From Wikipedia, the free encyclopedia
Jump to: navigation, search
Description bitter compounds.
Research center The Hebrew University of Jerusalem Rehovot, Israel.
Laboratory The Robert H Smith Faculty of Agriculture
Authors Ayana Wiener
Primary citation Wiener & al. (2012)[1]
Release date 2011
Web blast

The BitterDB is a database of compounds that were reported to taste bitter to humans.[1]


Basic taste qualities like sour, salty, sweet, bitter and umami serve specific functions in identifying food components found in the diet of humans and animals, and are recognized by proteins in the oral cavity. Recognition of bitter taste and aversion to it are thought to protect the organism against the ingestion of poisonous food compounds, which are often bitter. Bitter taste receptors are expressed not only in the mouth but also in extraoral tissues. BitterDB database, available at, includes over 670 compounds that were reported to taste bitter to humans. The compounds can be searched by name, chemical structure, similarity to other bitter compounds, association with a particular human bitter taste receptor, and so on. The database also contains information on mutations in bitter taste receptors that were shown to influence receptor activation by bitter compounds.

Database Overview[edit]

Bitter Compounds[edit]

Search Examples of bitter compounds in BitterDB

BitterDB currently contains more than 670 compounds that were cited in the literature as bitter. For each compound, the database offers information regarding its molecular properties, references for the compound’s bitterness, including additional information about the bitterness category of the compound (e.g. a ‘bitter-sweet’ or ‘slightly bitter’ annotation), different compound identifiers (smiles, CAS registry number, IUPAC systematic name), an indication whether the compound is derived from a natural source or is synthetic, a link to the compound’s PubChem entry and different file formats for downloading (sdf, image, smiles). Over 200 bitter compounds have been experimentally linked to their corresponding human bitter taste receptors. For those compounds, BitterDB provides additional information, including links to the publications indicating these ligand–receptor interactions, the effective concentration for receptor activation and/or the EC50 value and links to the associated bitter taste receptors entries in the BitterDB.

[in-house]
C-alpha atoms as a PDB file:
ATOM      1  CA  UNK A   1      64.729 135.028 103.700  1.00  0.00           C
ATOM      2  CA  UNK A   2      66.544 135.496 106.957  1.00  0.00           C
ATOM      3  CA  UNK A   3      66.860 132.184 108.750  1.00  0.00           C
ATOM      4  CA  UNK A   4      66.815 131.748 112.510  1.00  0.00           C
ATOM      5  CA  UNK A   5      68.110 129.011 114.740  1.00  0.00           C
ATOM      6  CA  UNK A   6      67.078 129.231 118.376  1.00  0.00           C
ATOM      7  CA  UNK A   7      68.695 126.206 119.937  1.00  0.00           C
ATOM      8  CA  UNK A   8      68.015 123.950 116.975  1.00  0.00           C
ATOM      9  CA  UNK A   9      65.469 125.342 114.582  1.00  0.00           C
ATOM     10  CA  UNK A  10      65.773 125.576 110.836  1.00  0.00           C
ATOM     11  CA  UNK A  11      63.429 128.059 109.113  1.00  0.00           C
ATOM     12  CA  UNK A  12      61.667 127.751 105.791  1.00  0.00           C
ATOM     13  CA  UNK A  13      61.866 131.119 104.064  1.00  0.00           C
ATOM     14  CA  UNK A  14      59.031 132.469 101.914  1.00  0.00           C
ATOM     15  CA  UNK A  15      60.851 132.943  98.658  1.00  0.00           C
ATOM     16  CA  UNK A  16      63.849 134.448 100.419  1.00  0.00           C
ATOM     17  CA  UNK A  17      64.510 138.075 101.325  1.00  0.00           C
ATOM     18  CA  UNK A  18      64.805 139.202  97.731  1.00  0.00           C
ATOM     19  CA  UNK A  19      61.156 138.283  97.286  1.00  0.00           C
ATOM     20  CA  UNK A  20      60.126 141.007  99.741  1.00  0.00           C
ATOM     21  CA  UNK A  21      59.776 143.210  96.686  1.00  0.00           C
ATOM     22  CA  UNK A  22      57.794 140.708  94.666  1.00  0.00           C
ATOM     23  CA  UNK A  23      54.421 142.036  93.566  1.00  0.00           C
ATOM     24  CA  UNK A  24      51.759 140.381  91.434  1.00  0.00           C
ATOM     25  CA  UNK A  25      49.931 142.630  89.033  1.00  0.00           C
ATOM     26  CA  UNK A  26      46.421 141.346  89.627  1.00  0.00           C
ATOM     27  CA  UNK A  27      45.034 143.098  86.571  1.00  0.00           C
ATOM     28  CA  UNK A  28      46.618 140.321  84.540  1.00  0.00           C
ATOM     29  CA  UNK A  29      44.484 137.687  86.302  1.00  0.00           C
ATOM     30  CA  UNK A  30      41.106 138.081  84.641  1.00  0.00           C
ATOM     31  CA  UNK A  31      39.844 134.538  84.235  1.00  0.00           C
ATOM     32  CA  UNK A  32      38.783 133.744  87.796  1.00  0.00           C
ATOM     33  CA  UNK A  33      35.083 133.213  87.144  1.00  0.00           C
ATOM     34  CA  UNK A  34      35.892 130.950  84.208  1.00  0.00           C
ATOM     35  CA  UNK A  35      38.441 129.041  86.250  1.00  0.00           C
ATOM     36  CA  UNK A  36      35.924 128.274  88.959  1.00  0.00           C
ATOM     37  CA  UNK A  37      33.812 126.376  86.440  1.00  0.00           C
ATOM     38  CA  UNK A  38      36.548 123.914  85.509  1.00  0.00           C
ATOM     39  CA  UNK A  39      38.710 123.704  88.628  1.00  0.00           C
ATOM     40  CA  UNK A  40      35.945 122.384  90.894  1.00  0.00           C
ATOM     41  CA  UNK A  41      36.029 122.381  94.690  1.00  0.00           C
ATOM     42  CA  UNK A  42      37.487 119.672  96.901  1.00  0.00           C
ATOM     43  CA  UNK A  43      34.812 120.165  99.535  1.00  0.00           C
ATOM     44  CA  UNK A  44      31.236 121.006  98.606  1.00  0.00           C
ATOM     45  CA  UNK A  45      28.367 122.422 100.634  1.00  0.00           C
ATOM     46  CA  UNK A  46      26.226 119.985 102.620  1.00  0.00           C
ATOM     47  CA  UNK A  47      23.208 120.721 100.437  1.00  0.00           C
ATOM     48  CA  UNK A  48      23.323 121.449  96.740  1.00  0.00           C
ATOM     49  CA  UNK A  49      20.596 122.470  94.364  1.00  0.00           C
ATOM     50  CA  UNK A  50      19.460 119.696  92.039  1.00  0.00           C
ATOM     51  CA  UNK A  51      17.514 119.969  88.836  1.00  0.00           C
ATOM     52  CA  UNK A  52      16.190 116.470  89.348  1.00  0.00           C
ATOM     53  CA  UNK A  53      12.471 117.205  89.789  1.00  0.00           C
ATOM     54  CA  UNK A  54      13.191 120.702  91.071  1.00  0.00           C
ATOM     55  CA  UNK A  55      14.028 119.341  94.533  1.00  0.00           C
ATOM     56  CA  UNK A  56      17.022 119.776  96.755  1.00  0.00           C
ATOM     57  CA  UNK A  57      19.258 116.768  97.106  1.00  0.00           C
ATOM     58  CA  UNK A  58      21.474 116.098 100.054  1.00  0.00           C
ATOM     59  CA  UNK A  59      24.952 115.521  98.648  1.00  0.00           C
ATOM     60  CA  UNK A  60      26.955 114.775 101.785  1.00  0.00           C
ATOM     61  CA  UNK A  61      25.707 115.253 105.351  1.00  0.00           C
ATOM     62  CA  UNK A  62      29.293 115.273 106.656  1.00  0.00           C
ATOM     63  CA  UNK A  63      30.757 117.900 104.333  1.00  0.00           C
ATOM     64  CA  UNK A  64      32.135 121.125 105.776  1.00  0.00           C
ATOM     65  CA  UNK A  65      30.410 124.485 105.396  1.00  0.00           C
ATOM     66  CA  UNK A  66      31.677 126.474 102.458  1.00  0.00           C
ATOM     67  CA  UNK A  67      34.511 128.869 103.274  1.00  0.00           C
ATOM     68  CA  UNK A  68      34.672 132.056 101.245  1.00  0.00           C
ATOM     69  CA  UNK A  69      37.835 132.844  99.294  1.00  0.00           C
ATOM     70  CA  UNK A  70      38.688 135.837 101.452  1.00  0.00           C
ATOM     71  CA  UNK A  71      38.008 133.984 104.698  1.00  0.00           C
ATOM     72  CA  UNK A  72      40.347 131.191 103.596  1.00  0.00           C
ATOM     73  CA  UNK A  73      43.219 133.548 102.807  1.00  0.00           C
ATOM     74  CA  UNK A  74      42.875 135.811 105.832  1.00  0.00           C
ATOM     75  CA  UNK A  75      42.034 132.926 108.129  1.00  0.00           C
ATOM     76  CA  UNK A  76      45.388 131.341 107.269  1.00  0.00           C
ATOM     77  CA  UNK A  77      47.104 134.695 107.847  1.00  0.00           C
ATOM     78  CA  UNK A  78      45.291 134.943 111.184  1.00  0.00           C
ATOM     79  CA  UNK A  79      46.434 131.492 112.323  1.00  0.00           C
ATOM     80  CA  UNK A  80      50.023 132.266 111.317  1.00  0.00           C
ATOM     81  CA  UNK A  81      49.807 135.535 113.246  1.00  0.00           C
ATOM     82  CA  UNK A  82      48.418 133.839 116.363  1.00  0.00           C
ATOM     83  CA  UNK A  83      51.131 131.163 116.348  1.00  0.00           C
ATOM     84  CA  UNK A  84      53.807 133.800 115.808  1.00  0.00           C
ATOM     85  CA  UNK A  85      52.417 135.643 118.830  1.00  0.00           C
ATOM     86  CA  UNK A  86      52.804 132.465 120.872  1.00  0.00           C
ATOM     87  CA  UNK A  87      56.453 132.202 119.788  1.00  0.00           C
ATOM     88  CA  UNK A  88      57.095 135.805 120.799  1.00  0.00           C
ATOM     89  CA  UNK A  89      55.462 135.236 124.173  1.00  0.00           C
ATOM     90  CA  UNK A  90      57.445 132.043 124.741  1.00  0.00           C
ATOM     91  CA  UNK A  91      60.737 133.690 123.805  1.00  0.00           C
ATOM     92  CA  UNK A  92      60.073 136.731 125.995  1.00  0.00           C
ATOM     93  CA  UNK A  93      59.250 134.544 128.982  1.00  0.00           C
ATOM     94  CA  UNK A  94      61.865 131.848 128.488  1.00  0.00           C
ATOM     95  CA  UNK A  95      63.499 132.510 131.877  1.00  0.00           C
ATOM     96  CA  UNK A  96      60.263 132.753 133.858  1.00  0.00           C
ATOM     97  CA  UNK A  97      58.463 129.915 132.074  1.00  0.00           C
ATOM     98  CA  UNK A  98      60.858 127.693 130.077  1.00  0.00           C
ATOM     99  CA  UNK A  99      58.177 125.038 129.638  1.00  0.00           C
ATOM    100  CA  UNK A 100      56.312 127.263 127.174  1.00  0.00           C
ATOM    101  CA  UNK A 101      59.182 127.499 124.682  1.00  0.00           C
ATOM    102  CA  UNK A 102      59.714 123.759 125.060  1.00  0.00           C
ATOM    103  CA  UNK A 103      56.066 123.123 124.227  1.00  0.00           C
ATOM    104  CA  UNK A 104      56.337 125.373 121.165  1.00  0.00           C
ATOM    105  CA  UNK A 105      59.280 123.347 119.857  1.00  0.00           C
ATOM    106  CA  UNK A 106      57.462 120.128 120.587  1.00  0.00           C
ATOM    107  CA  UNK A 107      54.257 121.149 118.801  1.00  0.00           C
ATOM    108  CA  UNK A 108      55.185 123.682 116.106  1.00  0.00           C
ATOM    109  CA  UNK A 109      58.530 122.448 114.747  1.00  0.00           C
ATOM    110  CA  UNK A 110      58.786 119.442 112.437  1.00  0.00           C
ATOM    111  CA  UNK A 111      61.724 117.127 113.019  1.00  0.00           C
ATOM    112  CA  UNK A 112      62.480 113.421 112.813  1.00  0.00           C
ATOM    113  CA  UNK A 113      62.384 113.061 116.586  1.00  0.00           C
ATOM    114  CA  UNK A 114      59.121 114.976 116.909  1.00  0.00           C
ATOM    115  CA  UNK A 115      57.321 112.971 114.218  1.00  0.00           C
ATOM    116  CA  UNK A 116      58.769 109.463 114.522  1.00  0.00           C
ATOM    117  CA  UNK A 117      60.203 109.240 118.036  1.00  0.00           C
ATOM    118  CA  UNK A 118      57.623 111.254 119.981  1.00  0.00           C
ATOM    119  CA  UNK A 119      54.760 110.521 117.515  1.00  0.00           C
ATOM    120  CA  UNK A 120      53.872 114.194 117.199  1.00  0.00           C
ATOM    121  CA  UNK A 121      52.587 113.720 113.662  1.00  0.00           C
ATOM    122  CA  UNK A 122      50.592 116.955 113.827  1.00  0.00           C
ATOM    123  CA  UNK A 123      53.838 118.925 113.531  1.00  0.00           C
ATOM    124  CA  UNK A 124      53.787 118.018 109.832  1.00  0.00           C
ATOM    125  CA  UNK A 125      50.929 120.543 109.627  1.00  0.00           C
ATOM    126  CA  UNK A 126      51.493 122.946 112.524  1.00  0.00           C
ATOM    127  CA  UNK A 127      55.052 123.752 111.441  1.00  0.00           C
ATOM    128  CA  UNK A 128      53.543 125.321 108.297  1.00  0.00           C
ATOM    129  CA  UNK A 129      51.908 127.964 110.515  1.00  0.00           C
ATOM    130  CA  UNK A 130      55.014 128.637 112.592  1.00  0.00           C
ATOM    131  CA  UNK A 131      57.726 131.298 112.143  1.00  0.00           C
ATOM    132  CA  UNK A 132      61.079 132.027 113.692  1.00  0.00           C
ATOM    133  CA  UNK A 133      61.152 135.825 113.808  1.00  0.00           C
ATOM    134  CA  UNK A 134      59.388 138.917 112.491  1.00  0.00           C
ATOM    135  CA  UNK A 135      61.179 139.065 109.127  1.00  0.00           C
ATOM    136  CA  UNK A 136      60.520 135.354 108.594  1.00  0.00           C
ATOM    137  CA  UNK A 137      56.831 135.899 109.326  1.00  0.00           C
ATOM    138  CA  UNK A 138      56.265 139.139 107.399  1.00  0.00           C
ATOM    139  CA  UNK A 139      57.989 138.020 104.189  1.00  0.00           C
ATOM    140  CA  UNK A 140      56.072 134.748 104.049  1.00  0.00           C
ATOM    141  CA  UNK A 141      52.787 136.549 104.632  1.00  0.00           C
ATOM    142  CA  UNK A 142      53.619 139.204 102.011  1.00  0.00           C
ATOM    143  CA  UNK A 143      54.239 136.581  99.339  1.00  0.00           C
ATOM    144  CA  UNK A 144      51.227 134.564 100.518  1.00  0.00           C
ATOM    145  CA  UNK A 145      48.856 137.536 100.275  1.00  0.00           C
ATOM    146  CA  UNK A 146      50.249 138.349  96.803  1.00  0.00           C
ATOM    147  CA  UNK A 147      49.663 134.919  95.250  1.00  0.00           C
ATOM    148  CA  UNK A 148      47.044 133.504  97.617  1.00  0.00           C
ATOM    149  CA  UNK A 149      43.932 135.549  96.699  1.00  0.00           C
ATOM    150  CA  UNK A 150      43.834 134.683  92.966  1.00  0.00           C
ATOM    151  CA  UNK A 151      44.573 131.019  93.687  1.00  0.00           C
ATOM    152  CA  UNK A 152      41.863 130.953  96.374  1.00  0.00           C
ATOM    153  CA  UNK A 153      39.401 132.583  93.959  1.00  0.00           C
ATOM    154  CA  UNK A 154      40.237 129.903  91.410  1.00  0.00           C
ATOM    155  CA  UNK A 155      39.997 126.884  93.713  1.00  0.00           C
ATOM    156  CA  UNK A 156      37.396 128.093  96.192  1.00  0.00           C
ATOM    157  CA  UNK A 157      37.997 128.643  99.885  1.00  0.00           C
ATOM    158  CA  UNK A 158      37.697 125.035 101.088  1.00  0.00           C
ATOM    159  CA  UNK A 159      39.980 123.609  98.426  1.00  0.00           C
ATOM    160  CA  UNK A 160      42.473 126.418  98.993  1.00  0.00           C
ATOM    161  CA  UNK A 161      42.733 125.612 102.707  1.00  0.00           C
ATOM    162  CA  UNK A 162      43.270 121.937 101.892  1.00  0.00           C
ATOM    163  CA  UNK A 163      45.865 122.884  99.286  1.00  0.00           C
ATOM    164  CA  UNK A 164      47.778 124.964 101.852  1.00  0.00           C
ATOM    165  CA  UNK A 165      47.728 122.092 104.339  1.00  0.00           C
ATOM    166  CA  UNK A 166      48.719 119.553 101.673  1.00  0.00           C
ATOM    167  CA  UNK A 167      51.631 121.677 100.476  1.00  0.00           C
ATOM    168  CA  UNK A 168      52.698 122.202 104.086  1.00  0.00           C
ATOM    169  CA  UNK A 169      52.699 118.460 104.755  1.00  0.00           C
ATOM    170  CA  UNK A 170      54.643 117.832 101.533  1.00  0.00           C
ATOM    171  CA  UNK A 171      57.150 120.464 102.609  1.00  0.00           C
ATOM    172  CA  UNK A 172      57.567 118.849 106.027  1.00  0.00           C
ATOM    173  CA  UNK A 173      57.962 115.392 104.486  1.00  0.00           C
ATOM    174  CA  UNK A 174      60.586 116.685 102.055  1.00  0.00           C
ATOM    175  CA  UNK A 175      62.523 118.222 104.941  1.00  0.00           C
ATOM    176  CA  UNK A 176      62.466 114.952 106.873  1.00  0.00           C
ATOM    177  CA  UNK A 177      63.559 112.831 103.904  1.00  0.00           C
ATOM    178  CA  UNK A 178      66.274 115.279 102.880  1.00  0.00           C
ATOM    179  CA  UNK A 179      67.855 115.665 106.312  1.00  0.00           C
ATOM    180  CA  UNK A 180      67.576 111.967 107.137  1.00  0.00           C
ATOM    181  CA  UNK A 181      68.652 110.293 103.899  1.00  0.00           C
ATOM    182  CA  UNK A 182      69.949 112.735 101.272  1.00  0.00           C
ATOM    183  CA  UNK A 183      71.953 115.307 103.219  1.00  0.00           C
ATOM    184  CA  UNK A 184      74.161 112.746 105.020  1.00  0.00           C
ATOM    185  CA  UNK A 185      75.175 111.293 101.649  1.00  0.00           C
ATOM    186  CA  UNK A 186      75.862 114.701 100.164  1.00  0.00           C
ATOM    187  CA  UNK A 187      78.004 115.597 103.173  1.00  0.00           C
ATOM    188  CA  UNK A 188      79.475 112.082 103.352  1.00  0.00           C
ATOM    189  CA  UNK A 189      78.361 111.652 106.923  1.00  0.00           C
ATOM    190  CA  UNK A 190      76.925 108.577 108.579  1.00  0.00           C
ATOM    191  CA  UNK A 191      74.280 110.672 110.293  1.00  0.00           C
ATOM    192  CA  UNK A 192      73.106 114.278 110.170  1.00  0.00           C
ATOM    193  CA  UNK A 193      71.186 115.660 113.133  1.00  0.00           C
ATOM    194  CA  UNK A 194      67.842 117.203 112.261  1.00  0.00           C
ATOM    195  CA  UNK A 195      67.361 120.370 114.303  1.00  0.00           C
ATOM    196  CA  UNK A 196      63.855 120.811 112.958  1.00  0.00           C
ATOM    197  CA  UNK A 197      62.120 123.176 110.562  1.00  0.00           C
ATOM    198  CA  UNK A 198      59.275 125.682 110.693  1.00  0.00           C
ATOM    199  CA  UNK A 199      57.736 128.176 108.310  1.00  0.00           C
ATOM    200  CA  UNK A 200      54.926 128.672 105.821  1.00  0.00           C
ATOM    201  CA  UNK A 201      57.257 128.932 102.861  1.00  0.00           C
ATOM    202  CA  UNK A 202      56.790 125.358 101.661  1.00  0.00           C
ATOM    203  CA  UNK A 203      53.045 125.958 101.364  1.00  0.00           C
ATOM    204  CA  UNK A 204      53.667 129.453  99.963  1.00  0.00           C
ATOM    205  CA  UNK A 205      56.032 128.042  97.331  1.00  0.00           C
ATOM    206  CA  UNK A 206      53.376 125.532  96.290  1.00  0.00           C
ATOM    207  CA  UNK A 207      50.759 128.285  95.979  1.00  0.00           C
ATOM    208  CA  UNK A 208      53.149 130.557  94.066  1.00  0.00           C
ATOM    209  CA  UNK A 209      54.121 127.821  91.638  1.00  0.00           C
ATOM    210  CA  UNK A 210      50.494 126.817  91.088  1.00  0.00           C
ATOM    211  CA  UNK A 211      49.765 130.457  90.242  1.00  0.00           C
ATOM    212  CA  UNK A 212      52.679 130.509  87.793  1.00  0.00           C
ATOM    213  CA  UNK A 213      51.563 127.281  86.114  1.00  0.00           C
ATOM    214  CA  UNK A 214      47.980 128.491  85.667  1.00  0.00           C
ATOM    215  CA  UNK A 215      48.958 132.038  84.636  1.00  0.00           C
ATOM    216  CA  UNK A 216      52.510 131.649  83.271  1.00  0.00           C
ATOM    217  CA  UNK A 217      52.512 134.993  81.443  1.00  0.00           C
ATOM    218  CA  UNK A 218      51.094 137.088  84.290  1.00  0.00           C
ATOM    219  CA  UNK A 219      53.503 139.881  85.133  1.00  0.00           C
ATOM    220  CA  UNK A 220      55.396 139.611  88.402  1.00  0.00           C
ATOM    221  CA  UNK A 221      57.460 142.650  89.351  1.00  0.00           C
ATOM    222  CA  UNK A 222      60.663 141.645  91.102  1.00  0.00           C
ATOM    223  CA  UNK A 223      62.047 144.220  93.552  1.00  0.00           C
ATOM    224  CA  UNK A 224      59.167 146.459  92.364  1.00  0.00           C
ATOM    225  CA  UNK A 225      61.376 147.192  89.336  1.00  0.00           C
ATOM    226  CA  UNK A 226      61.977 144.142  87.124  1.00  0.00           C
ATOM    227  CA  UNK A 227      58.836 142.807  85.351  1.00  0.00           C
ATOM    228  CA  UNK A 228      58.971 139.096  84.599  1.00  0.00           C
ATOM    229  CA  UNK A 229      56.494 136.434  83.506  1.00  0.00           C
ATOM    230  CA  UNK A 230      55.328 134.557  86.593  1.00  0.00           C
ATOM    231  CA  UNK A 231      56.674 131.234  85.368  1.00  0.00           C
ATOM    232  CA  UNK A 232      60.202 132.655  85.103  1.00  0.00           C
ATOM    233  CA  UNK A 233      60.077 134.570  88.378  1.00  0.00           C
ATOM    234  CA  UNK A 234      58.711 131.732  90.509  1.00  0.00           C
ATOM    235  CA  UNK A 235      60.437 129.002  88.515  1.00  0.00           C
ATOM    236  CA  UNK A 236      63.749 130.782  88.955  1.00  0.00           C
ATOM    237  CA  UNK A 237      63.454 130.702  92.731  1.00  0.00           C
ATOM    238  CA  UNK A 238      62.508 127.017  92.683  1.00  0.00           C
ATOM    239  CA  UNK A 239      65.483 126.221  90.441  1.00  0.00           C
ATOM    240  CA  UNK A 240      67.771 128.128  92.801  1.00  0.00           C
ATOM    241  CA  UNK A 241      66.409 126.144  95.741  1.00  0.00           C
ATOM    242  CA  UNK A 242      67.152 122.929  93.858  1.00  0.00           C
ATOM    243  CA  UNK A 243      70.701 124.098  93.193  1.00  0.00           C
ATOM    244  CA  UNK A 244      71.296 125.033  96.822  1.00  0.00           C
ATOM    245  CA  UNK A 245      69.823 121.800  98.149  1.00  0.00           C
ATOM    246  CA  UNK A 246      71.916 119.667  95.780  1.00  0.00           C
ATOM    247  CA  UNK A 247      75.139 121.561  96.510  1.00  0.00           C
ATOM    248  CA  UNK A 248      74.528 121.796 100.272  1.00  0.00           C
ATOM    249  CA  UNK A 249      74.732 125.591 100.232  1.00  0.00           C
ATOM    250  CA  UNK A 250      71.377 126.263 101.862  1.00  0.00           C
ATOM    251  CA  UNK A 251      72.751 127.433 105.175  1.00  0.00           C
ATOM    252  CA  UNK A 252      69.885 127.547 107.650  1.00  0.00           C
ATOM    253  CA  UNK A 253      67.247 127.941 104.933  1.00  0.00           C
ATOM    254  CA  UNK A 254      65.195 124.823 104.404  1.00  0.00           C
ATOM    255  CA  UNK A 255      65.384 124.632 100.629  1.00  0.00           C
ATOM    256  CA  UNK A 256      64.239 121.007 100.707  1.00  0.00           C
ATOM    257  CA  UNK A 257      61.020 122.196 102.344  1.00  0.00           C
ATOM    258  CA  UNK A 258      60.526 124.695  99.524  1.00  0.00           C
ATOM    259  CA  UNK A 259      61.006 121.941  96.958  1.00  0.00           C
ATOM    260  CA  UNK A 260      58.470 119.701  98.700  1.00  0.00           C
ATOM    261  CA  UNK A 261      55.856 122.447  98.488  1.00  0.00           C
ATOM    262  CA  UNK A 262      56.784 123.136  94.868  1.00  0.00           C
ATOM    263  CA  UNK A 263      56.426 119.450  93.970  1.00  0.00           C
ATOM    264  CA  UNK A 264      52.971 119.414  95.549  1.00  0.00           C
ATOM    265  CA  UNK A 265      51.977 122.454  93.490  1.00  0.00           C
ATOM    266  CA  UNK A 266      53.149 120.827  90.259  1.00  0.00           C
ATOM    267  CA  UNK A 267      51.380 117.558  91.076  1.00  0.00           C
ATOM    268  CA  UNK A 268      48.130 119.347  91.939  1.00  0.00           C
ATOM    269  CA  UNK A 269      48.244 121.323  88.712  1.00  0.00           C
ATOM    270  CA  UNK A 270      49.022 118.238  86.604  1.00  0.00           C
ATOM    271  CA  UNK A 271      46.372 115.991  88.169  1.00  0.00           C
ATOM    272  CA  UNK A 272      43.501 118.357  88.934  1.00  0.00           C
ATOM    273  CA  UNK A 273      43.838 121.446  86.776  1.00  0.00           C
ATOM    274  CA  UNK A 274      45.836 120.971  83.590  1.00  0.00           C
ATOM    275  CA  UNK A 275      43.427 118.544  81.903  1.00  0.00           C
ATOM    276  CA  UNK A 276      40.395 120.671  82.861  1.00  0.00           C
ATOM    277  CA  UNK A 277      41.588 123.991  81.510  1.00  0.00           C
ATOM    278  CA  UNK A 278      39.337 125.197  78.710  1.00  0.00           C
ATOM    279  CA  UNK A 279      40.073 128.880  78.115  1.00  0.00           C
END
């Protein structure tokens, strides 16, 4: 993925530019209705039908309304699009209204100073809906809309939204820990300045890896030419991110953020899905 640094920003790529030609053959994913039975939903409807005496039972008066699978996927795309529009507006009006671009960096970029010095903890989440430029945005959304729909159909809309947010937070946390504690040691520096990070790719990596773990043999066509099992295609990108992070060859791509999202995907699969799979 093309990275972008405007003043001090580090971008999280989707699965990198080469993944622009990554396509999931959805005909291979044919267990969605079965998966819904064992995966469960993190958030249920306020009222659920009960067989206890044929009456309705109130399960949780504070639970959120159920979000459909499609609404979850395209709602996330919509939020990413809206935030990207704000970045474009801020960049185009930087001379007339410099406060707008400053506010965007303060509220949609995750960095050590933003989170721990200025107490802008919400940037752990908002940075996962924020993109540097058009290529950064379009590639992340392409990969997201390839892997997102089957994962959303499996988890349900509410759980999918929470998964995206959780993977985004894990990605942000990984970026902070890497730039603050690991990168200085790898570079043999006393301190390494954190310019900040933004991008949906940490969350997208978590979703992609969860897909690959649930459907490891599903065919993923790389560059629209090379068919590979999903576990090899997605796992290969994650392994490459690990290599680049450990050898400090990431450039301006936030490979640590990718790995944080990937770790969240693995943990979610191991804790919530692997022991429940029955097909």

Querying and Browsing[edit]

Bitter compounds can be queried and browsed in different ways. For example, 'advanced search' option allows user to retrieve compounds that fit different criteria, such as a combination of specific physical properties or a combination of associated human bitter taste receptors. In addition to the querying options the user can browse through a sort-able table with all the BitterDB compounds.

Bitter Taste Receptors[edit]

In addition, BitterDB contains data about the 25 known human bitter taste receptors. Several properties are displayed for each receptor. The bitter taste receptors can be searched using different criteria: name, known ligands and UniProt accession number. Using a table that presents all the bitter taste receptors and some information about them, the user can browse and also sort by various options, such as the number of bitter ligands associated with the receptor.

Local BLAST Service and Global Alignment[edit]

BitterDB offers two additional features: a local BLAST service to determine the local similarity between a query sequence and the different human bitter taste receptors, and a global alignment of the 25 human bitter taste receptors. The alignment was generated using ClustalW2, and displays the secondary structure of each receptor, as predicted by the TOPCONS server.

Users Can Upload Bitter Compounds[edit]

BitterDB offers an ‘upload’ option, by which the users are encouraged to submit information about bitter compounds. These data will be reviewed by the authors and uploaded to the database accordingly. The users can join the mailing list in order to receive database updates.


See also[edit]


  1. ^ a b Wiener, Ayana; Shudler Marina; Levit Anat; Niv Masha Y (Jan 2012). "BitterDB: a database of bitter compounds". Nucleic Acids Res. England. 40 (Database issue): D413–9. doi:10.1093/nar/gkr755. PMC 3245057Freely accessible. PMID 21940398. 

External links[edit]